back button
forward button
home button
glossary button


Neutrinos are, as we've said, a type of lepton. Since they have no electrical or strong charge they almost never interact with any other particles. Most neutrinos pass right through the earth without ever interacting with a single atom of it.

Neutrinos are produced in a variety of interactions, especially in particle decays. In fact, it was through a careful study of radioactive decays that physicists hypothesized the neutrino's existence.

For example: (1) In a radioactive nucleus, a neutron at rest (zero momentum) decays, releasing a proton and an electron. (2) Because of the law of conservation of momentum, the resulting products of the decay must have a total momentum of zero, which the observed proton and electron clearly do not. (3) Therefore, we need to infer the presence of another particle with appropriate momentum to balance the event. (4) We hypothesize that an antineutrino was released; experiments have confirmed that this is indeed what happens.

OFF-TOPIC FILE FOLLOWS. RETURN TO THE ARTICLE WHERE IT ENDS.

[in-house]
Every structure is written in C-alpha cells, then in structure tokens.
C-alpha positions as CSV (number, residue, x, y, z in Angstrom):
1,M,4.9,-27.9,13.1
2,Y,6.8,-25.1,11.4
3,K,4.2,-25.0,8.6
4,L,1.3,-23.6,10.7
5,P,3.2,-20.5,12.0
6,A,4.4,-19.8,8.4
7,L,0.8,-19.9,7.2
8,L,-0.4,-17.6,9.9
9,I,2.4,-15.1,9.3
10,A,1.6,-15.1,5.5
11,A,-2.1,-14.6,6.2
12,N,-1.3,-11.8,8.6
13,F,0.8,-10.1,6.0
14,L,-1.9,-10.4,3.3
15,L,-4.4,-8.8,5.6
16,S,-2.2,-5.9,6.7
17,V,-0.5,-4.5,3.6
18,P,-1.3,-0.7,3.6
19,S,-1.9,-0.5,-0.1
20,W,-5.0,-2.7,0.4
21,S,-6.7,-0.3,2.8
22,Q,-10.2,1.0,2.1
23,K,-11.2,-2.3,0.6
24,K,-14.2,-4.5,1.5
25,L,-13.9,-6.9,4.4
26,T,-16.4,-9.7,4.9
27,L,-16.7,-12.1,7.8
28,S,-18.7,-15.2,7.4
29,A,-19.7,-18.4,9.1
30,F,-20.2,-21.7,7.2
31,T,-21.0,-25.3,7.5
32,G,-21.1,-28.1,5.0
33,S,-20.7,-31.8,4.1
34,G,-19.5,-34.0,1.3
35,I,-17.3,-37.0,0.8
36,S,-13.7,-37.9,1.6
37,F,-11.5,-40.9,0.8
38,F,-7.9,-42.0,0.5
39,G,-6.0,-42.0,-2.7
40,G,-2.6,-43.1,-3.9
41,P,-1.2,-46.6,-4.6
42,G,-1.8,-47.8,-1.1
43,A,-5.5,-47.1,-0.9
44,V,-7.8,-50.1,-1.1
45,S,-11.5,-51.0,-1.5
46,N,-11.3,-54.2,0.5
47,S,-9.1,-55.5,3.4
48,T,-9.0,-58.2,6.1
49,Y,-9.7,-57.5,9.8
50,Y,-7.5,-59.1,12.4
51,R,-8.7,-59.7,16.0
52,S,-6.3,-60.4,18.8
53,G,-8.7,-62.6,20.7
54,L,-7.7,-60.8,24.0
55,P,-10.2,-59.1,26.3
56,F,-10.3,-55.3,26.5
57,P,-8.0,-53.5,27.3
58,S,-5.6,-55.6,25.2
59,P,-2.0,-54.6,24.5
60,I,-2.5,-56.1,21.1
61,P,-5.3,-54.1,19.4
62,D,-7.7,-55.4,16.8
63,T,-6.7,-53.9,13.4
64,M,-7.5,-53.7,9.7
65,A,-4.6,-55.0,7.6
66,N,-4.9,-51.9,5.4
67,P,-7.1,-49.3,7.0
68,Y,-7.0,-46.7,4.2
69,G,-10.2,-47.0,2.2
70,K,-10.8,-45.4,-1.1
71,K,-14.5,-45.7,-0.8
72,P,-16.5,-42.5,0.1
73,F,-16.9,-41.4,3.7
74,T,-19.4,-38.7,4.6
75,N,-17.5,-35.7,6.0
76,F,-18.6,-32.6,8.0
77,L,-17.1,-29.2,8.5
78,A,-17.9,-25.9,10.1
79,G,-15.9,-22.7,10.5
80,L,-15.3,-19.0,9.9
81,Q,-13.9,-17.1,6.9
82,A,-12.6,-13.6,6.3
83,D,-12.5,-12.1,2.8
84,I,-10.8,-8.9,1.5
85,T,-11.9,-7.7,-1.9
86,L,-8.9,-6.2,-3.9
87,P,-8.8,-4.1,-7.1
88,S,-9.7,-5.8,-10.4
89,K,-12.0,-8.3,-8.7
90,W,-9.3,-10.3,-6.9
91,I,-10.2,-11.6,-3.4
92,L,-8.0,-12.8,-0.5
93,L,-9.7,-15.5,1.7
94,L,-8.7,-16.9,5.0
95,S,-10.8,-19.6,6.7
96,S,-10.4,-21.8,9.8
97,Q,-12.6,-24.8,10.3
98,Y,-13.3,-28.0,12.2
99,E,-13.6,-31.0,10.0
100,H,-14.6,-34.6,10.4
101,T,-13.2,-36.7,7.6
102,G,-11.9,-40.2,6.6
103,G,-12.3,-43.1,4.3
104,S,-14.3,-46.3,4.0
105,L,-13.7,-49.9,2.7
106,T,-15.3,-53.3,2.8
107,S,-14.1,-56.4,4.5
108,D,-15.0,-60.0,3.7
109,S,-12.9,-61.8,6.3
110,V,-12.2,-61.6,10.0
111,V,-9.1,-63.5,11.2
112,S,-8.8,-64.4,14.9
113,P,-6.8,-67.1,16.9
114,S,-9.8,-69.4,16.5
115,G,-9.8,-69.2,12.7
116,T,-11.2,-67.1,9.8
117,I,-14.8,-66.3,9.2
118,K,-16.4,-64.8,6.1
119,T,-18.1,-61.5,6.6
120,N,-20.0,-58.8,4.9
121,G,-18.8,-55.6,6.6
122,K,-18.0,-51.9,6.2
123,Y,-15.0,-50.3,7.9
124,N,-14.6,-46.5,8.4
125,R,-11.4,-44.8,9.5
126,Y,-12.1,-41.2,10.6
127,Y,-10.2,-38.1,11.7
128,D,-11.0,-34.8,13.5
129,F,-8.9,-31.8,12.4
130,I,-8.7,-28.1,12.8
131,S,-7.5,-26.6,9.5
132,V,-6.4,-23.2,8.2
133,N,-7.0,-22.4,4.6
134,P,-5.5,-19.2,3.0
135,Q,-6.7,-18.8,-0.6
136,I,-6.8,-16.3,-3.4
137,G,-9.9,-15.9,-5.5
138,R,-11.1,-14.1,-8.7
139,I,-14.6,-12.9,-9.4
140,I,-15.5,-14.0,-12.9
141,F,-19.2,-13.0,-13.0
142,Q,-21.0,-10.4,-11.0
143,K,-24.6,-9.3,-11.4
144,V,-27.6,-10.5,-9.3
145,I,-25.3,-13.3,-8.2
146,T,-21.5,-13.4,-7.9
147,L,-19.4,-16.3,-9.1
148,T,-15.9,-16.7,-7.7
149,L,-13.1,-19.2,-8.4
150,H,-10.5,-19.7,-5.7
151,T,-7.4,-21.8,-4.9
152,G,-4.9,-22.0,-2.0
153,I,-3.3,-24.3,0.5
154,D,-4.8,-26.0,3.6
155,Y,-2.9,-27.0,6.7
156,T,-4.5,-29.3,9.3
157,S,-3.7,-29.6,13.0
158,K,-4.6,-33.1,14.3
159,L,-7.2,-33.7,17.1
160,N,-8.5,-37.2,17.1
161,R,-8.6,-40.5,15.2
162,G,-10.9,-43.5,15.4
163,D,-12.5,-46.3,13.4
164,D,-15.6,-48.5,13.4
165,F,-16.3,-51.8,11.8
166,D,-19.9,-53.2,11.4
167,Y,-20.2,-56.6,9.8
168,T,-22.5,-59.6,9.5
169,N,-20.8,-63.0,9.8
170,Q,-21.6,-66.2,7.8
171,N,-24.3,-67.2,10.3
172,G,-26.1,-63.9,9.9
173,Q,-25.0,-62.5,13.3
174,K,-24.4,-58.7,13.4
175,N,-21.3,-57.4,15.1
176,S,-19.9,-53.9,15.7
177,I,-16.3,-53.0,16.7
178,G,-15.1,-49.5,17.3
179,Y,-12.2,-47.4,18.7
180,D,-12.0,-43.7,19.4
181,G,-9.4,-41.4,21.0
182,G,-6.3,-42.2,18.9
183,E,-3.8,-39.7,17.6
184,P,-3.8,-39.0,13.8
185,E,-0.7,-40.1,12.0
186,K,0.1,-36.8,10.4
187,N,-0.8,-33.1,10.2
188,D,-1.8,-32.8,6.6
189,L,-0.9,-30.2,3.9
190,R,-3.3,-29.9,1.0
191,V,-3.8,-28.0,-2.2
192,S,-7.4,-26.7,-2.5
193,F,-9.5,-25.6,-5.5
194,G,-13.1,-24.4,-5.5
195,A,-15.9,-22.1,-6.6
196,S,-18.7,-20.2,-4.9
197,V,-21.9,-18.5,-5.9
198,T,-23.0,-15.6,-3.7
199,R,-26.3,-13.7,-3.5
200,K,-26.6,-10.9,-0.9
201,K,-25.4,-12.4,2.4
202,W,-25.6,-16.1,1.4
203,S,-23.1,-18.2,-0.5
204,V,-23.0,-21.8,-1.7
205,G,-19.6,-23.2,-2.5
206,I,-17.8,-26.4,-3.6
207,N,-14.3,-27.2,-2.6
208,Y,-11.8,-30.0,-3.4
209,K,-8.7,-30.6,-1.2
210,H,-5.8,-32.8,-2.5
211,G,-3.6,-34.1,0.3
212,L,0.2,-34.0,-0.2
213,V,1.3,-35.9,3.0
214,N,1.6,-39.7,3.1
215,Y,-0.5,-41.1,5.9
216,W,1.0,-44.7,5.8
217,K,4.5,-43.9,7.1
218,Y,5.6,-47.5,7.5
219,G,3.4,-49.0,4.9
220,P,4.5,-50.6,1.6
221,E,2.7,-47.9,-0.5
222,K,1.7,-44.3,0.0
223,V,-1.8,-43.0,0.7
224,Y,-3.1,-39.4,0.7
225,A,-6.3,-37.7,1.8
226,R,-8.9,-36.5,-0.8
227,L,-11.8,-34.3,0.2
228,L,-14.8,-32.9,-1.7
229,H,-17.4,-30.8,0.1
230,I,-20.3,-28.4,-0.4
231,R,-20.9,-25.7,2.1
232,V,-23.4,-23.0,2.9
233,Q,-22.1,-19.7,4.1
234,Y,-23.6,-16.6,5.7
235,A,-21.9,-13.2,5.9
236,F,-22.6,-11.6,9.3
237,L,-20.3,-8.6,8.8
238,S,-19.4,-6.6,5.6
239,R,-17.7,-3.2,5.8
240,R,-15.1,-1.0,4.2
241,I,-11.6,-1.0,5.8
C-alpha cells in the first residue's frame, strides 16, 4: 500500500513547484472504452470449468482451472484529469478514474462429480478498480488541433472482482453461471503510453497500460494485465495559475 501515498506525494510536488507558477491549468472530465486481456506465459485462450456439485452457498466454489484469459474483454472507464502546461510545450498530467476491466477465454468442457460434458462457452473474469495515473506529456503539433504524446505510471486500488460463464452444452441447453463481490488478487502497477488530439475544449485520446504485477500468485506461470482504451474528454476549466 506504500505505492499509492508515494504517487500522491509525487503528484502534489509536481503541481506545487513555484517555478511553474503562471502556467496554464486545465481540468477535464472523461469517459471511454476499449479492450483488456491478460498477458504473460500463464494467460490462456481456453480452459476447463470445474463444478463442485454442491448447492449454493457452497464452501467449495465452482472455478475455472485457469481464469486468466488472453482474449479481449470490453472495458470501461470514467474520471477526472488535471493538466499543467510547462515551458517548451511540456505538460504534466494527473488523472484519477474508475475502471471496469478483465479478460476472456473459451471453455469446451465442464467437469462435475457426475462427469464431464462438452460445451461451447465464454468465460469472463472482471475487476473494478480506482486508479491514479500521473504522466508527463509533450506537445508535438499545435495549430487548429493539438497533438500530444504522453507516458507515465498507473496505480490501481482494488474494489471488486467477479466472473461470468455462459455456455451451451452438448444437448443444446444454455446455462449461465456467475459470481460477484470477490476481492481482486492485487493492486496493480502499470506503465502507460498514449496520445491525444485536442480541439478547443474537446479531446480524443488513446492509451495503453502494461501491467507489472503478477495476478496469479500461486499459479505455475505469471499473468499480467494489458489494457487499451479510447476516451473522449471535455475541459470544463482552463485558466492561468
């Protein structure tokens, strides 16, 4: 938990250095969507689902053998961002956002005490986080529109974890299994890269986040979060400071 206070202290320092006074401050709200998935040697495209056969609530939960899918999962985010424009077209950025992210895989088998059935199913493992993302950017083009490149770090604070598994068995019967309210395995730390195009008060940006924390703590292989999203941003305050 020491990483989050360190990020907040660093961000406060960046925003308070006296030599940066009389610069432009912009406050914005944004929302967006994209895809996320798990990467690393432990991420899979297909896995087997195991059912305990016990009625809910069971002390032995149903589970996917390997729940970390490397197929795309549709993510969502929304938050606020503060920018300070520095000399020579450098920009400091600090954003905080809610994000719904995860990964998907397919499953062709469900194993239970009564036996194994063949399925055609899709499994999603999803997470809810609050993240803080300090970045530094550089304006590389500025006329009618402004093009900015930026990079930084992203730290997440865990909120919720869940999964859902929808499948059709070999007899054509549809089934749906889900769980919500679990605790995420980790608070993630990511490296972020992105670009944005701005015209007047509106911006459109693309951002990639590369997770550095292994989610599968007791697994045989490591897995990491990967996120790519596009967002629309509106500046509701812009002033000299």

Because neutrinos were produced in great abundance in the early universe and rarely interact with matter, there are a lot of them in the Universe. Their tiny mass but huge numbers may contribute to total mass of the universe and affect its expansion.